© Becky Laney of Operation Actually Read Bible

Sunday, January 17, 2010

2010 New To Me Christian Author Challenge

What You Reading Now? is hosting the 2010 New To Me Christian Author reading challenge. Participants are to read twenty books by twenty authors. All of the 'new-to-me' variety.

1. A Lady Like Sarah by Margaret Brownley
2. Out with the In Crowd by Stephanie Morrill
3. Hearts Awakening by Delia Parr
4. The Centurion's Wife. Davis Bunn. Janette Oke.
5. Heart of Stone. Jill Marie Landis
6. A Distant Melody by Sarah Sundin.
8. Sixteen Brides by Stephanie Grace Whitson
9. Raised With Christ by Adrian Warnock
10. Dig Deeper: Tools for Understanding God's Word. By Nigel Beynon and Andrew Sach
12. The Bookends of the Christian Life by Jerry Bridges and Bob Bevington
13. The Last Christian. David Gregory
14. Crossing Oceans by Gina Holmes.
15. Life, In Spite of Me: Extraordinary Hope After A Fatal Choice. Kristen Jane Anderson. Tricia Goyer.
16. The Sword. Bryan M. Litfin
17. A Hopeful Heart. Kim Vogel Sawyer.
19. Love Finds YOu in Golden, New Mexico by Lena Nelson Dooley
20. A Tailor Made Bride by Karen Witemeyer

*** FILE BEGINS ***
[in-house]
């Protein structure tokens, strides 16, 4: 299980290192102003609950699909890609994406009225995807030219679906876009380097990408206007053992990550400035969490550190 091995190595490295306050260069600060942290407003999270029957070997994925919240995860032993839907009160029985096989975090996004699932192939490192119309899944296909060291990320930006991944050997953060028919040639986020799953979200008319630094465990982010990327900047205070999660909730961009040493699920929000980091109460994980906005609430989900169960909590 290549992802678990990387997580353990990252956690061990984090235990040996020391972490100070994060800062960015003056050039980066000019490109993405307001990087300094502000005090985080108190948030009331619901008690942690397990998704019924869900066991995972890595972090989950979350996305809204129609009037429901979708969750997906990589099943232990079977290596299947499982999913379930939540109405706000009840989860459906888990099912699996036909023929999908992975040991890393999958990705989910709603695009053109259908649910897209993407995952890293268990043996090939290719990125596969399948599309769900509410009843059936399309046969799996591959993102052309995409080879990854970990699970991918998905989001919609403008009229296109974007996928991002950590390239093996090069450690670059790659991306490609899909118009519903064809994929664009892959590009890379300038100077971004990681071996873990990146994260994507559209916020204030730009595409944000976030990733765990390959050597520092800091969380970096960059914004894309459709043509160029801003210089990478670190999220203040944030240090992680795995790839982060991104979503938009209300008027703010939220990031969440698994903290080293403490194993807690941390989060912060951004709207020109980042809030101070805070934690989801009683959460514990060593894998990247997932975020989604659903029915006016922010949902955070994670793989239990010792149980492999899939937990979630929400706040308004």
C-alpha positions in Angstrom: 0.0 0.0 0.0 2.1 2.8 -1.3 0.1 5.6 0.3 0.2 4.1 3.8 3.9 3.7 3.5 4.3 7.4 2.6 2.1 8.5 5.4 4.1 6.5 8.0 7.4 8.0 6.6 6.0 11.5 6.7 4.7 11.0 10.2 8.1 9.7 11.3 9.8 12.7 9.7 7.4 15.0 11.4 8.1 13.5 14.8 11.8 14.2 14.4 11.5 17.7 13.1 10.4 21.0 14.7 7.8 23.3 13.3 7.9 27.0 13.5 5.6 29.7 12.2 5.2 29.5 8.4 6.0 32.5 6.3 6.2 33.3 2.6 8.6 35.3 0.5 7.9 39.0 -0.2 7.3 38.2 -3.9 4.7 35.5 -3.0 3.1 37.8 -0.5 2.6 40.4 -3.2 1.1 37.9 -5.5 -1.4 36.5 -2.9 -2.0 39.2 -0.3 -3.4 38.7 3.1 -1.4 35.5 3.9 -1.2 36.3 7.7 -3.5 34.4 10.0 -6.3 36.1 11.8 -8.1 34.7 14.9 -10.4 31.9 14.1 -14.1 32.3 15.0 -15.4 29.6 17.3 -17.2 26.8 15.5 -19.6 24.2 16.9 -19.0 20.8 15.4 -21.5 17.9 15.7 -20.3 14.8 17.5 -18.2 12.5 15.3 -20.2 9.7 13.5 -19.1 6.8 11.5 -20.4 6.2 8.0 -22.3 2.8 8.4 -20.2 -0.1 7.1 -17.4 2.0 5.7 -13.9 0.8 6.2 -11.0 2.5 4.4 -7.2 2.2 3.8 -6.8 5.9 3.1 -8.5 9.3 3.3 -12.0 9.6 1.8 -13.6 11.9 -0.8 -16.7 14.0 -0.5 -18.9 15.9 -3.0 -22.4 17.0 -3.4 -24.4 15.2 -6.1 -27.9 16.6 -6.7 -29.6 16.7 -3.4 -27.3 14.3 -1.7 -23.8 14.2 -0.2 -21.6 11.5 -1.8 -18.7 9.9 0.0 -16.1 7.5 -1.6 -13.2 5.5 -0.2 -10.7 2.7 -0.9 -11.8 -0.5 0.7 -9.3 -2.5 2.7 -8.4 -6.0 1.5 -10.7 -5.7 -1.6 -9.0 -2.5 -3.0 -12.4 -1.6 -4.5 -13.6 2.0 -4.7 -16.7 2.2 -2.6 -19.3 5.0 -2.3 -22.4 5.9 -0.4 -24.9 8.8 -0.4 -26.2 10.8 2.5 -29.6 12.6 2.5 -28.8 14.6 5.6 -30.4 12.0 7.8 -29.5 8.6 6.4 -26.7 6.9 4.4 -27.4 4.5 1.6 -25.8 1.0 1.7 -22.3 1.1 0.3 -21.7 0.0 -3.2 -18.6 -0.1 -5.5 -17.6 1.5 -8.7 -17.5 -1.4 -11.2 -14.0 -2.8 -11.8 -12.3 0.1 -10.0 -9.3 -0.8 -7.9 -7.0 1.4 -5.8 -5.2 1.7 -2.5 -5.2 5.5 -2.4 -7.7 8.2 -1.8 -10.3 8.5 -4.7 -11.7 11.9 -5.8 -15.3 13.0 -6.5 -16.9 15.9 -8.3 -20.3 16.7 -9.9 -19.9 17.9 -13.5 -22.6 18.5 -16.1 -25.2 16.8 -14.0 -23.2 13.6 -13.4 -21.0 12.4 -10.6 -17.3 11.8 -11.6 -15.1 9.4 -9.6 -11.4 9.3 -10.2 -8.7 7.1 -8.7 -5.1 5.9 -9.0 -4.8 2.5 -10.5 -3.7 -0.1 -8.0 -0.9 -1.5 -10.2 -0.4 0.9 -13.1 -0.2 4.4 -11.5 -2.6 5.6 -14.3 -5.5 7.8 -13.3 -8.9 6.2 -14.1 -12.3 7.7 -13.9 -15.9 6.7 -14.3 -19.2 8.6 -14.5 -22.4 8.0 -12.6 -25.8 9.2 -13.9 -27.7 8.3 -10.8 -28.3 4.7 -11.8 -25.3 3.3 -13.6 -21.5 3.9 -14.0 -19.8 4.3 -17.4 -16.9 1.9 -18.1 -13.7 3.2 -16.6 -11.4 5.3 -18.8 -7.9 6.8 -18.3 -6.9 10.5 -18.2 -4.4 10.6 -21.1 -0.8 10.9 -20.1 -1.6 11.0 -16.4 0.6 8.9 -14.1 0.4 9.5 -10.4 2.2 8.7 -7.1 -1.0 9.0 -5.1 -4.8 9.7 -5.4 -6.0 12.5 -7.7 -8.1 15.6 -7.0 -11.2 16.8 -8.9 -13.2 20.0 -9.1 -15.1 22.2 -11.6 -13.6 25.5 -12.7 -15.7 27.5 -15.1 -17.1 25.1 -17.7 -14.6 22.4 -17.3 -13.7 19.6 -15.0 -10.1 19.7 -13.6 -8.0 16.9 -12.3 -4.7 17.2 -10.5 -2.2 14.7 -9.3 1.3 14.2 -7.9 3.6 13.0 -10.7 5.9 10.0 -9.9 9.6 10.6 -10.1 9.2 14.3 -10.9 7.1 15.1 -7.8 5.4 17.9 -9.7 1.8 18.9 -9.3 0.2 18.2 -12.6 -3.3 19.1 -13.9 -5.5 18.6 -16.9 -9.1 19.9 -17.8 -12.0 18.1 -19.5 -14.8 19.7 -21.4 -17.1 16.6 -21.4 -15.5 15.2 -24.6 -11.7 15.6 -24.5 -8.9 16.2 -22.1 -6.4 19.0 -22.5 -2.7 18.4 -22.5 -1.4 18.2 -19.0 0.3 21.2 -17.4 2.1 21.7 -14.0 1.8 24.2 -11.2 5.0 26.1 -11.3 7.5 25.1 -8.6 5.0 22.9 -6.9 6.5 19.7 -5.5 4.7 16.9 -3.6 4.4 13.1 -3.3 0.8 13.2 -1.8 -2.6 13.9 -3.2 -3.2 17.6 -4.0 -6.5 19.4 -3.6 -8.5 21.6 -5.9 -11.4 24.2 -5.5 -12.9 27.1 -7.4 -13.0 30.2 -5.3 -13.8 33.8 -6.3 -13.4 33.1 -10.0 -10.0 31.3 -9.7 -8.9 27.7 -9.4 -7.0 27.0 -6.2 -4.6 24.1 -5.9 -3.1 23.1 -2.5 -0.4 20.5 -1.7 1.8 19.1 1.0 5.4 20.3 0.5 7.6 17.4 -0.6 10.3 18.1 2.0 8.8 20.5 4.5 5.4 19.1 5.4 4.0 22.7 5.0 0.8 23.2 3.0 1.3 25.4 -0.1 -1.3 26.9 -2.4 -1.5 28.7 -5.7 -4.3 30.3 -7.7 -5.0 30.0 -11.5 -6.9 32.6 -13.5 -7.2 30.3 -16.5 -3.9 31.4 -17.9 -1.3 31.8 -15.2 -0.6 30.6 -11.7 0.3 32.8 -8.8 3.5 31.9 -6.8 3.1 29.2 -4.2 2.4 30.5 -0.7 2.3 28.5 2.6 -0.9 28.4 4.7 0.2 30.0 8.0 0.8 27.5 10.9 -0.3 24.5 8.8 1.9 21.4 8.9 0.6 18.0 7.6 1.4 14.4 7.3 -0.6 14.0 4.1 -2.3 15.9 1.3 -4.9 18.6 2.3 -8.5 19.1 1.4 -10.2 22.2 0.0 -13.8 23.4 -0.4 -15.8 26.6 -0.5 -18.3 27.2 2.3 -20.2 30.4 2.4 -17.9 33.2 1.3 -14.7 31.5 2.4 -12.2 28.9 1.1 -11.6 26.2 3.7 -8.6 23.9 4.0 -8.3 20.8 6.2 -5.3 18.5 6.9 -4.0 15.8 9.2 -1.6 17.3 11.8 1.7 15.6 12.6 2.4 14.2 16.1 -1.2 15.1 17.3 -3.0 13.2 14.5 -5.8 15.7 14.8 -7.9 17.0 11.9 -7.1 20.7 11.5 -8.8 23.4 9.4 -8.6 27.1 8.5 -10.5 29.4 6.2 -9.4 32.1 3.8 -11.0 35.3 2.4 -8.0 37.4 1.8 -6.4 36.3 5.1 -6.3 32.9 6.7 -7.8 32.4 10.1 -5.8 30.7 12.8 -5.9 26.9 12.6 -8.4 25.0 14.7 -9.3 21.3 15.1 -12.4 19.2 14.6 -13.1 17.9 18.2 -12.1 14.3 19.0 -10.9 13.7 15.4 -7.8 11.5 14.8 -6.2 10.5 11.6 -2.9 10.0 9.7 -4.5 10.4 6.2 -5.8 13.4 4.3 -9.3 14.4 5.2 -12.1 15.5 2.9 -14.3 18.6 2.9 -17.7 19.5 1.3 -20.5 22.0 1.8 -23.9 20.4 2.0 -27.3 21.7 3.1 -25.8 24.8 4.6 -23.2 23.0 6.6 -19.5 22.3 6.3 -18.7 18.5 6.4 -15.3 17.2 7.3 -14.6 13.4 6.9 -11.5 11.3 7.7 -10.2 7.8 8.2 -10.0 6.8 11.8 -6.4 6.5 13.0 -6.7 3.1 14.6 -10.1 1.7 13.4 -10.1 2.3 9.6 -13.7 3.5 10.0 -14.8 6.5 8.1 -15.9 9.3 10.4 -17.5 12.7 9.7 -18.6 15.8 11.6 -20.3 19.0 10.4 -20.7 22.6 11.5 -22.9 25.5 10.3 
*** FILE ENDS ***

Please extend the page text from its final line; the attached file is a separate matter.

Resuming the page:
21. What is the Gospel? by Greg Gilbert
22. Magdalene. Angela Hunt
23. A Morning Like This by Deborah Bedford
25. Touching the Clouds. Bonnie Leon.
26. The Sister Wife. Diane Noble.

© Becky Laney of Operation Actually Read Bible

Sunday Salon: Week In Review (January 10-16)

This week I read

January 15-January 24 in the Daily Bible (NIV) (365 Chronological Readings) (Genesis 34-Exodus something)
Genesis 28 in the 1599 Geneva Bible
finished Nehemiah in the ESV Study Bible

© Becky Laney of Operation Actually Read Bible

Saturday, January 16, 2010

Faith 'n' Fiction Saturday: Picking Books for Book Clubs

Amy is talking about book clubs today,

Today I thought it would be fun if we compiled a list of books that would make good book club books for Christian book clubs. Since this is faith and FICTION Saturday, I'm asking you to keep your answers to works of fiction. The books, however, do not need to be published by a Christian publishing house, but they should have some elements that would make them appealing to Christian book groups to discuss.